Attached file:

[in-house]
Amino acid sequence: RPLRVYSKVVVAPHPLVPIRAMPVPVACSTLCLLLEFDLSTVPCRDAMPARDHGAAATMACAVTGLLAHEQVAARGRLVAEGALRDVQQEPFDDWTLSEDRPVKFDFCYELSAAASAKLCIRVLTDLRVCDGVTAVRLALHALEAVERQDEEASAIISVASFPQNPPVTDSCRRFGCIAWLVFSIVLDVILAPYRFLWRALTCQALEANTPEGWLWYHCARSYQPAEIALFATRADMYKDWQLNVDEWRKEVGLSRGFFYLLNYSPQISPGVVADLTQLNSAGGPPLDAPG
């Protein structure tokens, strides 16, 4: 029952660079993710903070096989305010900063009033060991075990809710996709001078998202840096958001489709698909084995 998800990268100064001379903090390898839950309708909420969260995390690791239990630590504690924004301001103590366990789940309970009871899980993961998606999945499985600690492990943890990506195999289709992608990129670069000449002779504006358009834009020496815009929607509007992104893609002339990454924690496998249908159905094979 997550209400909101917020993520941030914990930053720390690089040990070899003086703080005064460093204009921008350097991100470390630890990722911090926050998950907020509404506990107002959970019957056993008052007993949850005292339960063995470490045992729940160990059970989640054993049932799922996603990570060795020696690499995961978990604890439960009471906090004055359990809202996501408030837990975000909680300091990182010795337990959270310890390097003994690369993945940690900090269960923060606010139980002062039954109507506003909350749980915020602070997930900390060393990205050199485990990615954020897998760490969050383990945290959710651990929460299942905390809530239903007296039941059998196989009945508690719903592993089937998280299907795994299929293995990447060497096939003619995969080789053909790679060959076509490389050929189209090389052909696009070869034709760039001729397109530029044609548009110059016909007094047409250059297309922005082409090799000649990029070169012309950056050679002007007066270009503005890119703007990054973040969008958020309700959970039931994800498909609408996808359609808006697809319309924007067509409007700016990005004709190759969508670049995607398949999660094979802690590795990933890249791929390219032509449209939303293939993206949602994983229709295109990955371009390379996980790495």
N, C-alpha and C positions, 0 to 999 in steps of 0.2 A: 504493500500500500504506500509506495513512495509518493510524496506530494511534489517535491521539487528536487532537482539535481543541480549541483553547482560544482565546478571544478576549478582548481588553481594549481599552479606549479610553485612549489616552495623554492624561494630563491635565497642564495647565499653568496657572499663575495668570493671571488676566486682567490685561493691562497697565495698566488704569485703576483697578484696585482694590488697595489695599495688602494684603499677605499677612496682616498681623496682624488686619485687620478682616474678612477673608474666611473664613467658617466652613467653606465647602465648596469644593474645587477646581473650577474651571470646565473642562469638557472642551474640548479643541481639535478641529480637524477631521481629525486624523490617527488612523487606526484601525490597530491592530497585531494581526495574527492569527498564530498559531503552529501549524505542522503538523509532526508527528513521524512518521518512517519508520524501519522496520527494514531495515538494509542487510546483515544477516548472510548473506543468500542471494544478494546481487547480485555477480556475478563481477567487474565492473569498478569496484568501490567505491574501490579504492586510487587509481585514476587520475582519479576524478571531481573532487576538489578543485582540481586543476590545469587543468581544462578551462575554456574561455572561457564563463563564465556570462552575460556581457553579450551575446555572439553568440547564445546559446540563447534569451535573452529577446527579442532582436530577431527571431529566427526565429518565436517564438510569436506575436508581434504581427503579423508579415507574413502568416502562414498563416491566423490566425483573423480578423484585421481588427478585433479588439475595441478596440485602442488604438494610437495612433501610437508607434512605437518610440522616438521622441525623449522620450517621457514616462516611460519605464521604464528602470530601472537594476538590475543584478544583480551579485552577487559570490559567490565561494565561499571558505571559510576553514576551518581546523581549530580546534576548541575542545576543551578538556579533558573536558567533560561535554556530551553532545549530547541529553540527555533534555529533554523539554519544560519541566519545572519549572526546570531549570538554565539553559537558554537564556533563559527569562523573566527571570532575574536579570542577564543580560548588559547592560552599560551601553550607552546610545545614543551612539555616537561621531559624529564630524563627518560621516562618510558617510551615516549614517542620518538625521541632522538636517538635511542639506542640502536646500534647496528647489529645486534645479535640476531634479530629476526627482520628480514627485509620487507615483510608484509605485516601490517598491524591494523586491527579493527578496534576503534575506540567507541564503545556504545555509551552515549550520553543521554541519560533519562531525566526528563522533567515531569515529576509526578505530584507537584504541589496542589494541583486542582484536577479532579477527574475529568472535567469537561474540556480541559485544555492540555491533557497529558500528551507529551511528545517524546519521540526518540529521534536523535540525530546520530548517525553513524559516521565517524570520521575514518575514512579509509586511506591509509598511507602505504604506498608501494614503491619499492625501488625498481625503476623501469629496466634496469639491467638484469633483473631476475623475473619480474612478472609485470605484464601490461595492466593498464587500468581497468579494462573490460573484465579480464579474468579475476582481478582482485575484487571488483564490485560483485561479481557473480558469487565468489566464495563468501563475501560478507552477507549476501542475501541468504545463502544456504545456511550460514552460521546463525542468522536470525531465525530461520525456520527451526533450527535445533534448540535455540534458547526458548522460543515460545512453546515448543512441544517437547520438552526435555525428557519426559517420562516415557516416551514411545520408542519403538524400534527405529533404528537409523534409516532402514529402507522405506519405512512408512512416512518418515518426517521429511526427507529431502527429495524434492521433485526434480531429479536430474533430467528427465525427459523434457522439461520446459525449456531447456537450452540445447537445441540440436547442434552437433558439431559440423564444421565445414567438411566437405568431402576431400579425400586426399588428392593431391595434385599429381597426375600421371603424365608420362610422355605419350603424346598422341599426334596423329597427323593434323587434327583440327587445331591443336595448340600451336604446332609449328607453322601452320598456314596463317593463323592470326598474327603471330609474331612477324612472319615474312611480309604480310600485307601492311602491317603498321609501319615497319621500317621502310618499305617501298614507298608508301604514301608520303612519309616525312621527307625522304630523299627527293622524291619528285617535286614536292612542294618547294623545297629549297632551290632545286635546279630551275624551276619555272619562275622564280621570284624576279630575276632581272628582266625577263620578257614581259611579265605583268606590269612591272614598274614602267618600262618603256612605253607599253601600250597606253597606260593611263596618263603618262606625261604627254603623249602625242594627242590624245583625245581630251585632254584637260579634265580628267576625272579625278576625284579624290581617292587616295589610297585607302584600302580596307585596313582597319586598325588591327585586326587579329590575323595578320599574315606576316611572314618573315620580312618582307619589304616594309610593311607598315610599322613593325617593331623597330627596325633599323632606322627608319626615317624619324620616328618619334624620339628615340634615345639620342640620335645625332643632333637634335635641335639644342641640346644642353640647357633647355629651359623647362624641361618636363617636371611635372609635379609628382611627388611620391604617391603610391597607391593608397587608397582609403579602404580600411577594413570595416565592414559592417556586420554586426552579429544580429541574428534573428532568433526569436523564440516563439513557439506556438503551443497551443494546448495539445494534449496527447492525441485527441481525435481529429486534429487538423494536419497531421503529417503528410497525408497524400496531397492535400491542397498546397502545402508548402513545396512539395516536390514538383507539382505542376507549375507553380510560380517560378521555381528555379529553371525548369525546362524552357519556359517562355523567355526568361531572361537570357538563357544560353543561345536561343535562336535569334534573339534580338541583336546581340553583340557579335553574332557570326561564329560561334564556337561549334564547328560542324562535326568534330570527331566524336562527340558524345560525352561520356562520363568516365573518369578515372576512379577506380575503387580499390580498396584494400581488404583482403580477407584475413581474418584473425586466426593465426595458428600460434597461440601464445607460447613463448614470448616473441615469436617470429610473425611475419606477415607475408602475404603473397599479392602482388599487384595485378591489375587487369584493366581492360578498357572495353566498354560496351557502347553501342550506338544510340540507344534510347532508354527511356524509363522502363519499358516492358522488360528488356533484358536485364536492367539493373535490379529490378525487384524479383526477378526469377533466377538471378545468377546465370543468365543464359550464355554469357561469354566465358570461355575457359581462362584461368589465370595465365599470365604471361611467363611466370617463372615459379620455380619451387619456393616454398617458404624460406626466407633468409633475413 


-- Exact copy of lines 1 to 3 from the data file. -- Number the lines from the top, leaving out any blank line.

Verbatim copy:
[in-house]
Amino acid sequence: RPLRVYSKVVVAPHPLVPIRAMPVPVACSTLCLLLEFDLSTVPCRDAMPARDHGAAATMACAVTGLLAHEQVAARGRLVAEGALRDVQQEPFDDWTLSEDRPVKFDFCYELSAAASAKLCIRVLTDLRVCDGVTAVRLALHALEAVERQDEEASAIISVASFPQNPPVTDSCRRFGCIAWLVFSIVLDVILAPYRFLWRALTCQALEANTPEGWLWYHCARSYQPAEIALFATRADMYKDWQLNVDEWRKEVGLSRGFFYLLNYSPQISPGVVADLTQLNSAGGPPLDAPG
């Protein structure tokens, strides 16, 4: 029952660079993710903070096989305010900063009033060991075990809710996709001078998202840096958001489709698909084995 998800990268100064001379903090390898839950309708909420969260995390690791239990630590504690924004301001103590366990789940309970009871899980993961998606999945499985600690492990943890990506195999289709992608990129670069000449002779504006358009834009020496815009929607509007992104893609002339990454924690496998249908159905094979 997550209400909101917020993520941030914990930053720390690089040990070899003086703080005064460093204009921008350097991100470390630890990722911090926050998950907020509404506990107002959970019957056993008052007993949850005292339960063995470490045992729940160990059970989640054993049932799922996603990570060795020696690499995961978990604890439960009471906090004055359990809202996501408030837990975000909680300091990182010795337990959270310890390097003994690369993945940690900090269960923060606010139980002062039954109507506003909350749980915020602070997930900390060393990205050199485990990615954020897998760490969050383990945290959710651990929460299942905390809530239903007296039941059998196989009945508690719903592993089937998280299907795994299929293995990447060497096939003619995969080789053909790679060959076509490389050929189209090389052909696009070869034709760039001729397109530029044609548009110059016909007094047409250059297309922005082409090799000649990029070169012309950056050679002007007066270009503005890119703007990054973040969008958020309700959970039931994800498909609408996808359609808006697809319309924007067509409007700016990005004709190759969508670049995607398949999660094979802690590795990933890249791929390219032509449209939303293939993206949602994983229709295109990955371009390379996980790495």